Playing With Fire? Backup Your Backup!

April 11, 2014  •  Leave a Comment
     I recall the hilarious statement from an episode of Friends years back where Phoebe has a backup plan for marriage. If she didn’t get married by a certain age, she formed an arrangement with one of the other friends. However, she also has a backup in case her back up didn't come through. Henceforth she later admits that it just makes sense to BACKUP YOUR BACKUP!  
     Backing up files is important not only to a photographer but it should also be to the photographer's clients. Often times I hear of fellow friends and even photographers who’ve lost major amounts of data either at home, at their business, or directly off of one of their camera’s cards.  Unfortunately, there was never any backup…like ever.  Redundancy of data is not something that's very exciting or even something that most couples and unfortunately photographers think about.  However, data is something that should be taken seriously planned to help prevent or minimize any loss of data.  
     When interviewing with a photographer during a consultation, ask about data backup.  One of the points I stress is that I first shoot with multiple bodies in case one body keels over of natural causes or happens to take a nose dive on the ground. I even pack a film body with me just in case (although there is no redundancy for backing up film).  The other major question is asking your photographer about what kind of bodies they shoot with.  It seems like a personal question almost but the reason some couples don't ask is they either don't have enough technical understanding or they just don't think about it.   Cameras are not all the same and although entry level cameras have been getting increasingly better, there are some features that they lack in.  Heck, even some higher ended models lack in some as well.  The biggest of these to me is memory card slots.  I only use digital bodies that store two memory cards in them capable of storing images on the main card and duplicating them on the second card.  Anything differently and I feel I would be playing with fire since I can’t really reshoot a wedding day.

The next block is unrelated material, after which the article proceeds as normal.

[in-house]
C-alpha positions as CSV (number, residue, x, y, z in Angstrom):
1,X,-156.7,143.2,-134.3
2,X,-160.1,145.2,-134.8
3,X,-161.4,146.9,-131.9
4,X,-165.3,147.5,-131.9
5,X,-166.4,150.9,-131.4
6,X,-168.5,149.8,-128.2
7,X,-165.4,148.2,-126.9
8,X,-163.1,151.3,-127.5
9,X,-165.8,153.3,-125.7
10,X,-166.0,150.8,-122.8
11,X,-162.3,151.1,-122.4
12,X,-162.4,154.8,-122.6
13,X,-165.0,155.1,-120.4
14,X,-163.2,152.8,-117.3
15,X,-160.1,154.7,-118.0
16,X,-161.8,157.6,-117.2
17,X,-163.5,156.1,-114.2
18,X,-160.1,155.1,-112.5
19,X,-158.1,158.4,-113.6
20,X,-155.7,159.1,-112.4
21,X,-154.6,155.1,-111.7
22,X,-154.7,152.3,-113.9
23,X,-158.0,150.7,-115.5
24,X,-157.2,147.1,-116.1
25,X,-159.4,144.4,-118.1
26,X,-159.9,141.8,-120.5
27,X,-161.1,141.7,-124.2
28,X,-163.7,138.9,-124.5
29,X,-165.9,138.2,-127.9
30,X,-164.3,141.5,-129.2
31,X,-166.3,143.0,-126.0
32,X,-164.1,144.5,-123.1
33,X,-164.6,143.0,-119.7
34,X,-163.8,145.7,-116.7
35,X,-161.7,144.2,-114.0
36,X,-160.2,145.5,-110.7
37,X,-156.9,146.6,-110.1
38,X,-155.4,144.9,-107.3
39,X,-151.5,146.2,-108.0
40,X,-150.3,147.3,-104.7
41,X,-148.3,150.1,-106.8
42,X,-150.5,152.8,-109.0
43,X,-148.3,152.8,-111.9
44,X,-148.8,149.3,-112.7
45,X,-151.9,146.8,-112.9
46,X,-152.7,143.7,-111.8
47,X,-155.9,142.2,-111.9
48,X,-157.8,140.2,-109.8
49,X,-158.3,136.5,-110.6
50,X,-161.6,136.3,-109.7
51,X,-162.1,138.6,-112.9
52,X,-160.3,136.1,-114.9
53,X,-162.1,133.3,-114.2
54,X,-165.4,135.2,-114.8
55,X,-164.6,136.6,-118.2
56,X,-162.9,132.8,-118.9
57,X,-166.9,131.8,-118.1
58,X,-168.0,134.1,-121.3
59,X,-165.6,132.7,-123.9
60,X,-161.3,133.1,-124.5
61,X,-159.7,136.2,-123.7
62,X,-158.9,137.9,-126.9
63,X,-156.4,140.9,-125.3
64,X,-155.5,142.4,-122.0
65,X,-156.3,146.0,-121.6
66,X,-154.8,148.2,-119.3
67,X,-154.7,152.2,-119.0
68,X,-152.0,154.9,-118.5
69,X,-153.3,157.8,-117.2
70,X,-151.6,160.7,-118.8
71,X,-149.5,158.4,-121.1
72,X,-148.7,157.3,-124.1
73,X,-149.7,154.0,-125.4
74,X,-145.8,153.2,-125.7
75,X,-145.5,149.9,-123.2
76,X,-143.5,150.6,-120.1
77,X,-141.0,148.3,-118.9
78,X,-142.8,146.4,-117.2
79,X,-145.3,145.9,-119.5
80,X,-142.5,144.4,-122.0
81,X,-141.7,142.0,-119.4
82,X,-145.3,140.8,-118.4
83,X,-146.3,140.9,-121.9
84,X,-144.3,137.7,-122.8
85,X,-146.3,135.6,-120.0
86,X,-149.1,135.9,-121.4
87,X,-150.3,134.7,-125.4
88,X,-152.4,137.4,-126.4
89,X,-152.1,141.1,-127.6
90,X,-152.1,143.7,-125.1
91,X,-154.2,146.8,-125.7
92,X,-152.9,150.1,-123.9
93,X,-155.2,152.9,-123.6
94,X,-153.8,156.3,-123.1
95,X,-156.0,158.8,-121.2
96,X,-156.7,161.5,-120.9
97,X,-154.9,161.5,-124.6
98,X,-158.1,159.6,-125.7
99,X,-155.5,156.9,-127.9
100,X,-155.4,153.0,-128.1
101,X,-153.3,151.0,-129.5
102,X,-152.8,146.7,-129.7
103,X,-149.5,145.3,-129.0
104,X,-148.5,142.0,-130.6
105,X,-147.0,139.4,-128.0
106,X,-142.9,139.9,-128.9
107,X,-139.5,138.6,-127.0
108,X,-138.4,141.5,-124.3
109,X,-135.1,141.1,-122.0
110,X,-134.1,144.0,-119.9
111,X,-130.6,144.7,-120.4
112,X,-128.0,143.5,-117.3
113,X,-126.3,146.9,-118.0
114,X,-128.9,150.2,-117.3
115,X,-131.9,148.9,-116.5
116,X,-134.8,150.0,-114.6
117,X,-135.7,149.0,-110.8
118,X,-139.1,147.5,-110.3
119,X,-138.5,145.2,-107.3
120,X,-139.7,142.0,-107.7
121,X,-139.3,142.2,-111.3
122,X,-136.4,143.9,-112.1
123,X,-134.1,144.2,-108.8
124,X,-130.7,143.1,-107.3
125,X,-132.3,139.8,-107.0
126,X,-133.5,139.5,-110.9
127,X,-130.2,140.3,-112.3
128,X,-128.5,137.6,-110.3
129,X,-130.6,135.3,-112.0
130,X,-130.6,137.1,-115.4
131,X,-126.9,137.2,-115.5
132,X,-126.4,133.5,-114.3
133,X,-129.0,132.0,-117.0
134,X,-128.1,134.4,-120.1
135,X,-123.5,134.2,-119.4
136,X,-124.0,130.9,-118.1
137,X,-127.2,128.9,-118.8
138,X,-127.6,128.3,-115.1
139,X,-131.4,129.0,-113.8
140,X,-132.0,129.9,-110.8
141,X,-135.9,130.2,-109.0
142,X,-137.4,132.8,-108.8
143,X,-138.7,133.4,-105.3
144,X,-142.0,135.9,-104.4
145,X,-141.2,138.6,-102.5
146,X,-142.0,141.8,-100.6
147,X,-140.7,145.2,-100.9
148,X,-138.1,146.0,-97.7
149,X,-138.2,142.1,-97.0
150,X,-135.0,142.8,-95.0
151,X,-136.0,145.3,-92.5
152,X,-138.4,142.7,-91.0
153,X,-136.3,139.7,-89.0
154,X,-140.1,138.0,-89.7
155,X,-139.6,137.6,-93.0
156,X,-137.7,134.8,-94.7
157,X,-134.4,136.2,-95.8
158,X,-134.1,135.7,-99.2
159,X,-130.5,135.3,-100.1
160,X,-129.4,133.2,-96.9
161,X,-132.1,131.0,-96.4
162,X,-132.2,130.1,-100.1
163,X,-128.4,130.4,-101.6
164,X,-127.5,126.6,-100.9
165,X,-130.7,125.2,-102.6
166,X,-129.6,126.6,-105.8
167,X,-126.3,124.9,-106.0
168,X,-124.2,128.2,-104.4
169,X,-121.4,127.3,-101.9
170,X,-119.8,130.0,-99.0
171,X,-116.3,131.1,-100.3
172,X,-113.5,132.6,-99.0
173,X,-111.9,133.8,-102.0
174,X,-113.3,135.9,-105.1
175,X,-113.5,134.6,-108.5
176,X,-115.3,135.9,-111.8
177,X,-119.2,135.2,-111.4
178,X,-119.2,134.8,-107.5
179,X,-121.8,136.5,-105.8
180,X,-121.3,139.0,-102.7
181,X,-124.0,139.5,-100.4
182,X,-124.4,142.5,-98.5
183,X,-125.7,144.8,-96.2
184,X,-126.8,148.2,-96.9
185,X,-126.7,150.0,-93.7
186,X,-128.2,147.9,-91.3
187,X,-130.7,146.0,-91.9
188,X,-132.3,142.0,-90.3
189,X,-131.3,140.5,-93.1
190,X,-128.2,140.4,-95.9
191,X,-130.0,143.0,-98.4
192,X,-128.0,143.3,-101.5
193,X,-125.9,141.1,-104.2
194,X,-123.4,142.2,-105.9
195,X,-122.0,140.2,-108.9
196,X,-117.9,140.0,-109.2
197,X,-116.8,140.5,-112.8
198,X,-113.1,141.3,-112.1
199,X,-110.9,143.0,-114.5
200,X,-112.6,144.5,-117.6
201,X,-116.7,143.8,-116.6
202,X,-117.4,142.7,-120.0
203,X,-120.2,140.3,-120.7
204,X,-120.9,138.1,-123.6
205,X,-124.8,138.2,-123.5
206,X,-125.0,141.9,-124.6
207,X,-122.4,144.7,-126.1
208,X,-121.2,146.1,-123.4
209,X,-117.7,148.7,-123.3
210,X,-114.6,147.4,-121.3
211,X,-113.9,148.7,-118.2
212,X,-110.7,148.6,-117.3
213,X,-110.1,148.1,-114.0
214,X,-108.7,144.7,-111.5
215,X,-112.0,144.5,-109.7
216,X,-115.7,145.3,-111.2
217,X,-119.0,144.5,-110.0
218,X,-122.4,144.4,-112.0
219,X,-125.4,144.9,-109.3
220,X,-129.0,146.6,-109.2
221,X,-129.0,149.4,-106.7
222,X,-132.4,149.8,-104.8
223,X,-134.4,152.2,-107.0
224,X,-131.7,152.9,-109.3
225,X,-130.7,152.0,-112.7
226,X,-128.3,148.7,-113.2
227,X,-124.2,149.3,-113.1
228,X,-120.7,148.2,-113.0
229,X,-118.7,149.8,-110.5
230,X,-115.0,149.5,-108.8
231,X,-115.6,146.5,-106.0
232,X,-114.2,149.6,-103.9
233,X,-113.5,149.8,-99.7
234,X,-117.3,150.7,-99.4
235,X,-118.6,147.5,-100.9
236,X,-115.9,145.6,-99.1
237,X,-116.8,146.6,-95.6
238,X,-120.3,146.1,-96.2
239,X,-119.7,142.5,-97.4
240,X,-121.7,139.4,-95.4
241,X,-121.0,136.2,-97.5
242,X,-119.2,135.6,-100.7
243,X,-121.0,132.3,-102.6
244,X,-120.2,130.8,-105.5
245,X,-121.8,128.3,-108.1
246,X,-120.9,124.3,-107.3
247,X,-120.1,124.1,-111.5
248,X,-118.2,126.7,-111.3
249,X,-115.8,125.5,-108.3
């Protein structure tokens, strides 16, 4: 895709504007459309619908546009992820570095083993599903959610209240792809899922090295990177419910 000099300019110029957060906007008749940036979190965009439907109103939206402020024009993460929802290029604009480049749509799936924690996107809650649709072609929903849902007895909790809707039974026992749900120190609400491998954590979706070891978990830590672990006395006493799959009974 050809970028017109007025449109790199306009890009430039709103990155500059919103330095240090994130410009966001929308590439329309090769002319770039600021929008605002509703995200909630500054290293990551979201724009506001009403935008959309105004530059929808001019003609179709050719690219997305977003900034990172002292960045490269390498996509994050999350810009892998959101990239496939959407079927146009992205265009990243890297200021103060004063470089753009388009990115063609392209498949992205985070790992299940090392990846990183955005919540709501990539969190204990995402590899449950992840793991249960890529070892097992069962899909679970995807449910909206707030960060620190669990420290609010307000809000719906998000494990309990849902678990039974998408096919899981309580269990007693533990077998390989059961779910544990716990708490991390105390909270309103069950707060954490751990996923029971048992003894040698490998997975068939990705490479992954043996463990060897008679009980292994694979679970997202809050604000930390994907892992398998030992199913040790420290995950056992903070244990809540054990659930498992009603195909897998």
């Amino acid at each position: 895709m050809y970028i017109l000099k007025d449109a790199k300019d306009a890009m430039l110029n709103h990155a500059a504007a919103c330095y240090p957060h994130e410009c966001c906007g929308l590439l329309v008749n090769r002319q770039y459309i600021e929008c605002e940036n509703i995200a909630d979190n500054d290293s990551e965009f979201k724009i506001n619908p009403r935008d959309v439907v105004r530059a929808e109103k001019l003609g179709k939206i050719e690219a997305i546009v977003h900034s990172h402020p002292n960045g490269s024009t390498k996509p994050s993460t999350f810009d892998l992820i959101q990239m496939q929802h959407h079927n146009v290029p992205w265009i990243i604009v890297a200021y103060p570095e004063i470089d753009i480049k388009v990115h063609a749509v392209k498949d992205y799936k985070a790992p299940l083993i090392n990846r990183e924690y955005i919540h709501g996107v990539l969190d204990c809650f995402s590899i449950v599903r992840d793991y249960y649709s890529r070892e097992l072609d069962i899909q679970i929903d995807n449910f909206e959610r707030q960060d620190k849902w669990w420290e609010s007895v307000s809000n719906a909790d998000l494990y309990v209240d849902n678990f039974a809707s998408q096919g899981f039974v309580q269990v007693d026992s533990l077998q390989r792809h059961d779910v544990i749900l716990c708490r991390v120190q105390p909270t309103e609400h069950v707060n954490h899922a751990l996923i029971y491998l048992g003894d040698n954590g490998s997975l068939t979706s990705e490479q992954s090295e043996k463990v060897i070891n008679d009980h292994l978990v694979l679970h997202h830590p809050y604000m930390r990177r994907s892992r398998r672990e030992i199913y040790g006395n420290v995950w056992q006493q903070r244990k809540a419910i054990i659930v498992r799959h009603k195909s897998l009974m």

Although NOTHING is ever 100% failsafe, I strive to take all precautions to make sure what I’ve captured, stays captured and preserved up to and beyond the day that I deliver my clients their photos.  Even with couples that don't hire me, I encourage them by stating that they should make sure that whomever they choose for their big day is doing the right thing.  
     The same thing goes for couples getting picture files from their photographer.  Backup your data and know what’s going on with your files.  That also goes not only for your wedding day, but your whole life including your family and children.  Here are a few tips to try to keep your digital life preserved for years to come:
First of all, an external hard drive is not necessarily a backup drive.  If all of your files are just on that drive, then you don’t have a backup.
Have multiple drives. What I have is one drive for video, one for pictures and music, and one as a backup. Three drives total but there is a caveat to that.
  • Have something offsite. There are many options for this and one is have your files hosted by others such as  The option I still choose is to have a backup drive in another location.  All I do is unplug (properly) my backup drive and plug in my drive designated for offsite storage.  When finished, I plug in the original and take my off-site drive to work.  You can take it to a friend, relative, etc. 
  • Use a decent backup software.  If you aren’t sure, ask your wedding photographer. Also remember that it’s not just your picture files that you want to preserve (important documents shouldn’t be neglected.) 
  • Buy fast enough drives that don’t make you wait until next Christmas to backup or read your files.  Traditional drives are rated in RPMs, revolutions per minute.  Most common drives that are extremely affordable are at a speed of 5400 RPM or somewhat slower.  Faster consumer drives speed up to 7200 RPMs and give better performance.  The fastest drives that aren’t quite there in terms of adequate affordable storage are SSD, or Solid State Drives. Give some time and in about a year, you’ll see a decent price drop as well as an increase in the storage capacity of these super fast drives.  
Well there it is! What most people neglect is something that’s often missed the most when it’s gone.  Remember to backup and then backup your backup! 


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